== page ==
LACONIA — While summer enrollment increased throughout the Community College System of New Hampshire by four-percent, Lakes Region Community College posted growth fivefold greater than the average for the seven institutions.
This summer 413 students enrolled at LRCC compared to 346 a year ago, a difference of 19 percent. Max Brown, spokesman for the college, said that increase in credit hours was even greater, rising from 1,922 in 2013 to 2,405 in 2014, an increase of 25 percent.
Brown said that the first decrease in tuition in recent memory contributed to the growing enrollment. Earlier this year, Ross Gittell, chancellor of the system, announced that after freezing tuition in four of the last eight years, tuition would be trimmed 5 percent to $200 per credit.
Brown anticipated robust enrollment in the fall as well, noting that numbers in the advanced manufacturing program are set to more than triple from five to 17 while enrollment in the culinary arts will rise from 83 to 91.
Last Updated on Friday, 18 July 2014 01:53
LACONIA — "I thought we ought to feed the mind as well as as the belly," said Jane Hewitt, a volunteer for the Got Lunch! program and co-founder of Got Literacy. She paired the two organizations and, with a grant from the Children's Literacy Foundation (CLiF), brought entertainment and books to the Lakes Region Boys and Girls Club this week.
Dozens of youngsters, some in their mothers' arms, were treated to dramatic storytelling by Simon Brooks of New London, whose animated rendition of the traditional tale of "Goldilocks" evoked peels of giggles. Brooks, who grew up in England, turned to storytelling after working in telecommunications. He said listening to stories introduces children to realms beyond their experience, which they can explore through reading.
Hewitt said that CLiF, founded in 1998 and headquartered in Waterbury Center, Vermont, provided a "Summer Reading" grant to underwrite a stock of new books for the children to take with them after the program. The grants are intended to offset the so-called "summer slide," or decline of literacy among schoolchildren who do not read during their vacation. Research indicates that children who read throughout the year become increasingly literate.
In the 16 years since CLiF began its six literacy programs have reached more than 150,000 low-income young readers in Vermont and New Hampshire and distributed more than $3-million worth of books.
After the storytelling, Gail Drucker, the childrens' librarian at the Laconia Public Library, encouraged the children and their parents to seize the opportunities offered by the institution. In particular, she explained that by reading books and recording the titles children could earn a prize at the the library each and every week.
Books suited for children from infants to adolescents were arranged by age on different tables around the room. The program closed with an invitation to the children to browse the selections, read a few pages and choose two books for themselves. "You can take them home, put them on your bookshelf and write your name in them," Drucker said. Toddlers and teenagers alike left clutching books.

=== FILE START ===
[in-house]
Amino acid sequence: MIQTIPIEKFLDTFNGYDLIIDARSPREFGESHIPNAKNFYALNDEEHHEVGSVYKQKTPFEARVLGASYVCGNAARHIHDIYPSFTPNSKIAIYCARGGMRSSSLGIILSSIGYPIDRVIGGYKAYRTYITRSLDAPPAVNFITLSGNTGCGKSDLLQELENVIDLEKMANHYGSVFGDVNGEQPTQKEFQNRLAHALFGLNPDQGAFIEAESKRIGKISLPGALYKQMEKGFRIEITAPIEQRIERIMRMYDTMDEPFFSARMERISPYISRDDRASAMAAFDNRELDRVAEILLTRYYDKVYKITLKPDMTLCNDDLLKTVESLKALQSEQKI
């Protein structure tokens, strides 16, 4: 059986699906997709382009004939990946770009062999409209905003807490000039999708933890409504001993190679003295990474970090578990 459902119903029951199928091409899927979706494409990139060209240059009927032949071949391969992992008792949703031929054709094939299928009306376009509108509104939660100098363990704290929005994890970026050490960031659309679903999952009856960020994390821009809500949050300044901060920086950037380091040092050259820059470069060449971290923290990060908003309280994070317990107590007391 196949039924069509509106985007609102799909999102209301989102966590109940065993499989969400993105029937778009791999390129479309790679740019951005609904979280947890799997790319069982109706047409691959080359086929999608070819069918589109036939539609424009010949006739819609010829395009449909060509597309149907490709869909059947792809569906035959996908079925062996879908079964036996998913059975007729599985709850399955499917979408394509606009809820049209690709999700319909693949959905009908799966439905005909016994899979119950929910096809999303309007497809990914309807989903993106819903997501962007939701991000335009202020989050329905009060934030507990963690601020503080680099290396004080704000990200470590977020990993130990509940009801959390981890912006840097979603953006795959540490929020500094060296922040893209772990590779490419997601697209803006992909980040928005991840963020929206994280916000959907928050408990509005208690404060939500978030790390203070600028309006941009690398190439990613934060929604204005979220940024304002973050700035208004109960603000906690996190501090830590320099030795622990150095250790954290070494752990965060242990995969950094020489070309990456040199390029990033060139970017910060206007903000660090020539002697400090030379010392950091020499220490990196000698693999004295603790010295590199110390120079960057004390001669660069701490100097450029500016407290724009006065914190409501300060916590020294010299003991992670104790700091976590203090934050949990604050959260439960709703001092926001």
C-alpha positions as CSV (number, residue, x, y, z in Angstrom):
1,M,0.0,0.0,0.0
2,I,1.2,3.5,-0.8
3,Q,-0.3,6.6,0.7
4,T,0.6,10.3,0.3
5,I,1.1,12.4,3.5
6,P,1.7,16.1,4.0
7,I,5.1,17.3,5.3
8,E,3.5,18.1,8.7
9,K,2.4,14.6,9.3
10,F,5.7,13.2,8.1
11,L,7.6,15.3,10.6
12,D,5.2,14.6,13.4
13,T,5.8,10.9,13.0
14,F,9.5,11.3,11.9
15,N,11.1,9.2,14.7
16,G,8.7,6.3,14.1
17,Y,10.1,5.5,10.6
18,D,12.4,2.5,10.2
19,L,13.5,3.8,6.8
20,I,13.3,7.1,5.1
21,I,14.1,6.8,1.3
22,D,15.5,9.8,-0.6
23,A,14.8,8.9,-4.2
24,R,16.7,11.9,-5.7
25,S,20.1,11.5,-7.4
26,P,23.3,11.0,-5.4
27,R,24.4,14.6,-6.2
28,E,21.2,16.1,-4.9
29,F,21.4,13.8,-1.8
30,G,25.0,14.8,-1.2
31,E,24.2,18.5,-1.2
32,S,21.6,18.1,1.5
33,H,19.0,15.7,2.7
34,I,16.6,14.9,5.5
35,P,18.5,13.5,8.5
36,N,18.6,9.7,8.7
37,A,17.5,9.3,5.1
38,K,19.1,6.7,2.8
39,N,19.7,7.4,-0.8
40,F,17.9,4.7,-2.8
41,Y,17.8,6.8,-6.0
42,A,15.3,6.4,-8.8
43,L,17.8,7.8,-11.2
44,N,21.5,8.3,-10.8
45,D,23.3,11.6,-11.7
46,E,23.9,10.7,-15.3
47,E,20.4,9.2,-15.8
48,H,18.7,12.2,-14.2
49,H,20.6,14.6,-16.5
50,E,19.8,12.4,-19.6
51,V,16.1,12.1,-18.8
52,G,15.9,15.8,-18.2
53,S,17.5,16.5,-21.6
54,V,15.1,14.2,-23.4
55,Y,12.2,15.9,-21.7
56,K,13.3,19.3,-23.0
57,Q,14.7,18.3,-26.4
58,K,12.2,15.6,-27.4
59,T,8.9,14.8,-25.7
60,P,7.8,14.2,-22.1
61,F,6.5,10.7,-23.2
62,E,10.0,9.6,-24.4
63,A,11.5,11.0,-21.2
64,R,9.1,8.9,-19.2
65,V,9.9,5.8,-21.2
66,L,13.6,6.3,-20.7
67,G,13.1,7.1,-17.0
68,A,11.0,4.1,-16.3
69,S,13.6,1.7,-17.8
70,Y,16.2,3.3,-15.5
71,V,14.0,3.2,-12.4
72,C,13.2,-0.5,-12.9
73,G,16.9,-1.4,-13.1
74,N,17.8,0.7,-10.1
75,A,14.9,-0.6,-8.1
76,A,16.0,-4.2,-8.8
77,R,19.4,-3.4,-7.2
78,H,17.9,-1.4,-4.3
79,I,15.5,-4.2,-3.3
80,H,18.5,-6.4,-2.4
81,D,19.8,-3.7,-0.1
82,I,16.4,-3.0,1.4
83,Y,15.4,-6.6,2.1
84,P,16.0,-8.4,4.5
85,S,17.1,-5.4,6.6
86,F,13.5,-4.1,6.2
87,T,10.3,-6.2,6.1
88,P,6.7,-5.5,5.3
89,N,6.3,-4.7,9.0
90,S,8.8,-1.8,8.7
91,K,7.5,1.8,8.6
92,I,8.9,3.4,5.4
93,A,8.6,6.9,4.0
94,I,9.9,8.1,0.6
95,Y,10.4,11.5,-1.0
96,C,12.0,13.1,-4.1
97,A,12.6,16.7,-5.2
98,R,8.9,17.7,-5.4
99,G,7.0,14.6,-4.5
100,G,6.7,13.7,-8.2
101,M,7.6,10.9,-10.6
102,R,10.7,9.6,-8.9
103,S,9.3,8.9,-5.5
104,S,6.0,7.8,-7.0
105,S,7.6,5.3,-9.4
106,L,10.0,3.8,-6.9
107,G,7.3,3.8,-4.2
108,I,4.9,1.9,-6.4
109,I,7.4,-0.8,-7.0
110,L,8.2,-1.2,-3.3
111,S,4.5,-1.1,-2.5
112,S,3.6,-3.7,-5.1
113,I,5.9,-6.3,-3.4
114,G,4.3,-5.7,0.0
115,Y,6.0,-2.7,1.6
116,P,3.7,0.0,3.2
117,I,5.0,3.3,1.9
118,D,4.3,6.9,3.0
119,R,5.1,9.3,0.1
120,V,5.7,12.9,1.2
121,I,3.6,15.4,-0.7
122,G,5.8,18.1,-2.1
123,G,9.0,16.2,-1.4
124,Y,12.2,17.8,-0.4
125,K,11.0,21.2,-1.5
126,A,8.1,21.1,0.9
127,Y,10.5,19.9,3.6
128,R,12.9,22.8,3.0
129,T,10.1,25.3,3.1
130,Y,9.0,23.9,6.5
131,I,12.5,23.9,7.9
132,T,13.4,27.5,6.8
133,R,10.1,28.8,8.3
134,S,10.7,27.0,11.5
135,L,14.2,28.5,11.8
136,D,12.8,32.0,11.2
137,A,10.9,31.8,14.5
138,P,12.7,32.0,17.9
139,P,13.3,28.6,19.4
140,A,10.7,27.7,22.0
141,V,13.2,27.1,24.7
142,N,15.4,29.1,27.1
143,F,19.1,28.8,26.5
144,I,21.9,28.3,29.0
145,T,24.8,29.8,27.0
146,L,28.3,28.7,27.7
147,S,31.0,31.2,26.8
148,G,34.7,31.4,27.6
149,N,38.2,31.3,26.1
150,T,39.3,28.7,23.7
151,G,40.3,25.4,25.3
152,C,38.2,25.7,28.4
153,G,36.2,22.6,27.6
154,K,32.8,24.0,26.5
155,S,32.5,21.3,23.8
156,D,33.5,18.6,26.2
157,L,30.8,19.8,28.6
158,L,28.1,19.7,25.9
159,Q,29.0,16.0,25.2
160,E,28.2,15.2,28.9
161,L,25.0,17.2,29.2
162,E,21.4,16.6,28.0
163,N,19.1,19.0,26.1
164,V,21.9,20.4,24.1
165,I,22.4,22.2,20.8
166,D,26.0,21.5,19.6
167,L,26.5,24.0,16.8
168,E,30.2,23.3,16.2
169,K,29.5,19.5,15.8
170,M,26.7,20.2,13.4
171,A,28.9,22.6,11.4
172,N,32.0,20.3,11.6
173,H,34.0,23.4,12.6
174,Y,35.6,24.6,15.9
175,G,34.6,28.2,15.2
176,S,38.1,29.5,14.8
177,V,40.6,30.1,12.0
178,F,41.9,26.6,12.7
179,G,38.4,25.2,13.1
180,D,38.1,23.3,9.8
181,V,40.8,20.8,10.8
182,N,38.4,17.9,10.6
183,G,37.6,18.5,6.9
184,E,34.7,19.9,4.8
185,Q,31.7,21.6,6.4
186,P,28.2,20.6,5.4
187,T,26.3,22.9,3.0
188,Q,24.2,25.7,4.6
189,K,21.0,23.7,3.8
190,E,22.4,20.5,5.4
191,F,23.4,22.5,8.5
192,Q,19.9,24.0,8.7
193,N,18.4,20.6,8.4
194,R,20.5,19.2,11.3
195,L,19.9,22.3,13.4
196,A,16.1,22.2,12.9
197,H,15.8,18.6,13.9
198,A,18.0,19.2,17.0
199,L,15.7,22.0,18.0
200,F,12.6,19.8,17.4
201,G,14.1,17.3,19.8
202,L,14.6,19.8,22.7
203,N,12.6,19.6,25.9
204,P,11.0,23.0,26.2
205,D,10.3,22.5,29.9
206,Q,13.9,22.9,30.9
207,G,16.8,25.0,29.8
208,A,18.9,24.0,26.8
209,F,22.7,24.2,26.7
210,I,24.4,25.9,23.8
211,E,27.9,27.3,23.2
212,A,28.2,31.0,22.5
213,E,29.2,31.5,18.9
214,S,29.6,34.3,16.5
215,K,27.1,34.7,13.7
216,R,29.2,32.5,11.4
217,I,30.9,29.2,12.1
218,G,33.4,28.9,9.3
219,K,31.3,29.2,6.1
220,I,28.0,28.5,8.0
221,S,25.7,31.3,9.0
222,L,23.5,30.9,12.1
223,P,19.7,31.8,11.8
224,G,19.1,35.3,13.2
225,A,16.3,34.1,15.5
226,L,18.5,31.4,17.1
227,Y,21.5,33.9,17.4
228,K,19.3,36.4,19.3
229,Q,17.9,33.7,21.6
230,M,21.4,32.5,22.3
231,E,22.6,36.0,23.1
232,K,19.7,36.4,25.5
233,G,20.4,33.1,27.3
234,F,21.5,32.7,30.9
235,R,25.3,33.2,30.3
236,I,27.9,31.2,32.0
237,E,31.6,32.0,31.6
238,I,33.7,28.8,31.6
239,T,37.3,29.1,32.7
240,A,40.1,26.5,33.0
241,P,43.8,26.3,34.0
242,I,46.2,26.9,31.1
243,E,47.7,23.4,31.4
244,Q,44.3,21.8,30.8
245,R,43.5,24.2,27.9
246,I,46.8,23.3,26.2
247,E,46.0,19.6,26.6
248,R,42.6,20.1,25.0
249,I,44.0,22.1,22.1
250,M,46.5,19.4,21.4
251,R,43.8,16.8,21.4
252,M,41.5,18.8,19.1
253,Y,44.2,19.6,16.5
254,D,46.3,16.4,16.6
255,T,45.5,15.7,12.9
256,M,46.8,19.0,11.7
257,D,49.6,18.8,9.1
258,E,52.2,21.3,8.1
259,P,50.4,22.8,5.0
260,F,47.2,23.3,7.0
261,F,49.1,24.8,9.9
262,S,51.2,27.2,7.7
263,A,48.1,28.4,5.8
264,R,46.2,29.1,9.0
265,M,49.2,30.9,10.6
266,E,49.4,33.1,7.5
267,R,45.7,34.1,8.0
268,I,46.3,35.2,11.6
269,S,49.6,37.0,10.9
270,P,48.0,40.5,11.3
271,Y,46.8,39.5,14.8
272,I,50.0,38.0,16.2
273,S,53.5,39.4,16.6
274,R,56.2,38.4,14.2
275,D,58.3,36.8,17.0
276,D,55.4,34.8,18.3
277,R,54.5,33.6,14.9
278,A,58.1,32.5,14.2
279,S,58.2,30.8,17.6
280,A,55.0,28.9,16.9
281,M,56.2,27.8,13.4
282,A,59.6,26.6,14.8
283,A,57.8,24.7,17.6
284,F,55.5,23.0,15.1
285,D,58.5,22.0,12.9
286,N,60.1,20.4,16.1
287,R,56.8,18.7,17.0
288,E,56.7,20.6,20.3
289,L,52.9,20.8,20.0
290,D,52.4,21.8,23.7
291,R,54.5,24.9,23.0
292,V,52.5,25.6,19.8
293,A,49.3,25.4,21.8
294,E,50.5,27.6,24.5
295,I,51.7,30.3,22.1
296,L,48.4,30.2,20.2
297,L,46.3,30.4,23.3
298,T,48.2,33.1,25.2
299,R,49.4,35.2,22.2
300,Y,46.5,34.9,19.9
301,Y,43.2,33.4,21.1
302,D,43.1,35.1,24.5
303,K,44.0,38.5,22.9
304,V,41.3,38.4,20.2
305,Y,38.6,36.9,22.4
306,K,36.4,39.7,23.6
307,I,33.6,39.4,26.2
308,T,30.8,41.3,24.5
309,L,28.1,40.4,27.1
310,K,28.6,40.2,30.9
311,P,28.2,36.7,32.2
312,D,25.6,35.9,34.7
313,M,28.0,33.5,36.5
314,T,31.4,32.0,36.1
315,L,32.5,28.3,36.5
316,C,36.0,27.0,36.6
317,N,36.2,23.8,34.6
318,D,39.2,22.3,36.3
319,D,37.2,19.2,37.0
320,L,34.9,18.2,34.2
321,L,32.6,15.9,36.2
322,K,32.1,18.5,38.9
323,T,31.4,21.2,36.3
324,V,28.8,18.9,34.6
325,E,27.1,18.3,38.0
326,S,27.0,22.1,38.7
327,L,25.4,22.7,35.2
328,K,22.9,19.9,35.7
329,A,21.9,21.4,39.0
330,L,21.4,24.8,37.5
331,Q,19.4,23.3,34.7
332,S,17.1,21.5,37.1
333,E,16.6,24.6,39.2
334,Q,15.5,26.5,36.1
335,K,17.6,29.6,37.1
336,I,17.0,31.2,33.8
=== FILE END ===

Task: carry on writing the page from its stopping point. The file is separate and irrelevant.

Meanwhile, Got Literacy has piggybacked on the Got Lunch! program by adding crossword puzzles, word games and books to childrens' lunch bags, distributed each Monday during the school vacation season. Hewitt said that with so many alternatives to reading, promoting literacy is a challenge, but one worth pursuing. "You hope to inspire readers for life," she said.
CAPTION: Storyteller Simon Brooks regaled toddlers and teenagers with tales of magic at the Lakes Region Boys and Girls Club this week while Got Literacy, in partnership with the Children's Literacy Foundation, sent the children home with books. (Laconia Daily Sun photo/Michael Kitch).
Last Updated on Friday, 18 July 2014 01:46
CONCORD — A Barnstead man is one of two people convicted recently for multiple counts of hunting at night, said a media statement from the Dept. of Fish and Game.
Police said that on October 22, 2013, they set up a deer decoy in the town of Northwood that was shot by James Blaisdell using a cross-bow from a motor vehicle at 1 a.m.
Once the cross bow hit its intended target, the driver of the car, Dana Martin of Pittsfield, sped off leading conservation officers on a four-town chase.
Once the two were at the Pittsfield Police station, interviews led officers to believe the two had been involved in a second night-hunting incident on September 12, 2013.
Both men were found guilty of one class A misdemeanor, two Class B misdemeanors and a violation.
Each is ordered to pay $6,220 in fines and preform 20 hours of community service. The hunting privileges in New Hampshire are suspended for five years.
Last Updated on Friday, 18 July 2014 01:35
Laconia police predict spike in shoplifting arrests because much of new 'super' Walmart store is in city
LACONIA — Police Chief Chris Adams told the Laconia Police Commission yesterday that the city could see a spike in retail theft reports when the new "super" Walmart store opens on Lake Shore Road.
He explained that about 90 percent of the enlarged and newly configured store is in Laconia so city police will be responding to most of the calls for shoplifting.
In its old configuration, most of the Walmart was just over the line in Gilford.
Adams said the company has a good loss prevention team so he expects calls to the store will be on the increase.
To date, he said Laconia Police have responded one to three times daily to Walmart.
City Prosecutor Jim Sawyer said the only way Gilford will respond is if someone exits through the lawn and garden section, which is still in Gilford.
Last Updated on Friday, 18 July 2014 12:49
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